Developing software that behaves as expected is challenging not just in practice but also due to the intrinsic complexity of analyzing software properties automatically. Software analysis offers techniques that can work around these hurdles – guaranteeing correctness, or helping find incorrect behavior.
This course describes software analysis techniques, highlights their theoretical underpinnings, and presents tools that make them available in practice to the working software engineer. The presentation includes techniques spanning different levels of correctness guarantees, automation, and applicability. The main covered topics are: axiomatic semantics and deductive verification; static analysis and type systems; model checking and predicate abstraction; symbolic execution; and dynamic analysis.
The course includes assignments where students apply open-source software analysis tools in practice – understanding the trade-offs involved in making software verification technology applicable in realistic settings.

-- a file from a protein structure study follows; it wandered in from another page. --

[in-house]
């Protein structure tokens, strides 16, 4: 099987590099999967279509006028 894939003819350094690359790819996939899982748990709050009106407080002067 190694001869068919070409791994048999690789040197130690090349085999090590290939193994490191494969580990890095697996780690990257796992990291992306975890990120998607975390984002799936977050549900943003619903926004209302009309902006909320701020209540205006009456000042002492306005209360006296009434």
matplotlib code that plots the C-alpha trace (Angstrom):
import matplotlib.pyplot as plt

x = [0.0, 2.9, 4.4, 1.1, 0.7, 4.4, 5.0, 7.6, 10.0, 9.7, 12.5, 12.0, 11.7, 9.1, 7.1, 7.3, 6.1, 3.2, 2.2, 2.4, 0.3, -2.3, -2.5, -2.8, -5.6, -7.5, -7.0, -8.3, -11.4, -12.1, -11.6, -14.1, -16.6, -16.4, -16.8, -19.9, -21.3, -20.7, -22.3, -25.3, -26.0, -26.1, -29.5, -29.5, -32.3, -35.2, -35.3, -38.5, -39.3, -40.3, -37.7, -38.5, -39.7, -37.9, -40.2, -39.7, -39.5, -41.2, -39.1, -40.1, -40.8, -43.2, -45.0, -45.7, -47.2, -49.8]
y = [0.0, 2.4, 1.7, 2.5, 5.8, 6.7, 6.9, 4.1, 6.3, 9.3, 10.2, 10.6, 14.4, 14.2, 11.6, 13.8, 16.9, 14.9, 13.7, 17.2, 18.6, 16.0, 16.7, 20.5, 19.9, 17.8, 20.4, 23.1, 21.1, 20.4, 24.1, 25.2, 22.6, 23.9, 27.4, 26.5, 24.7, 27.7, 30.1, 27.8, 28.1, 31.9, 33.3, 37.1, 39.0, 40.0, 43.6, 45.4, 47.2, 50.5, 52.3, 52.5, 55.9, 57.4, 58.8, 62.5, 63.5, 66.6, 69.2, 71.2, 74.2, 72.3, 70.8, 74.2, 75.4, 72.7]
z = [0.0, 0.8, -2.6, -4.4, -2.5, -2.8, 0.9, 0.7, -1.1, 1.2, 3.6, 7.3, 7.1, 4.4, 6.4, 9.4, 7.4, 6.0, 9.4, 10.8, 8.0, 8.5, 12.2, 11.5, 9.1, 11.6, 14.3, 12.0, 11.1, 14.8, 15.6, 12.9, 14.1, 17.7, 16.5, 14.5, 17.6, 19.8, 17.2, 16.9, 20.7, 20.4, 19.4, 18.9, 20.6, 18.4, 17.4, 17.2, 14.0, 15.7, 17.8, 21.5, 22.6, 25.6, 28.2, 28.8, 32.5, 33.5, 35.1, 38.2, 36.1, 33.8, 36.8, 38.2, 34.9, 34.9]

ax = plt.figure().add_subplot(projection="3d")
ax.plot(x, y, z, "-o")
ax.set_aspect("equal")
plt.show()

The course's grade is entirely determined by assignments introduced during the course and about the main topics of the course.
The following are useful references for further reading. The course's material is however self-contained.
- M. Huth, M. Ryan: Logic in computer science. 2nd edition, Cambridge University Press, 2004
- F. Nielson, H. R. Nielson, C. Hankin: Principles of program analysis. Springer, 2004
- A. R. Bradley, Z. Manna: The calculus of computation. Springer, 2007
- B. Pierce: Types and programming languages. MIT Press, 2002
- A. Zeller: Why Programs Fail: A Guide to Systematic Debugging. Morgan Kaufmann, 2005
Master of Science in Informatics, Elective course, 2nd year
Master of Science in Software & Data Engineering, Foundation course, 1st year
PhD programme of the Faculty of Informatics, Elective course, Lecture, 1st year (4 ECTS)
PhD programme of the Faculty of Informatics, Elective course, Lecture, 2nd year (4 ECTS)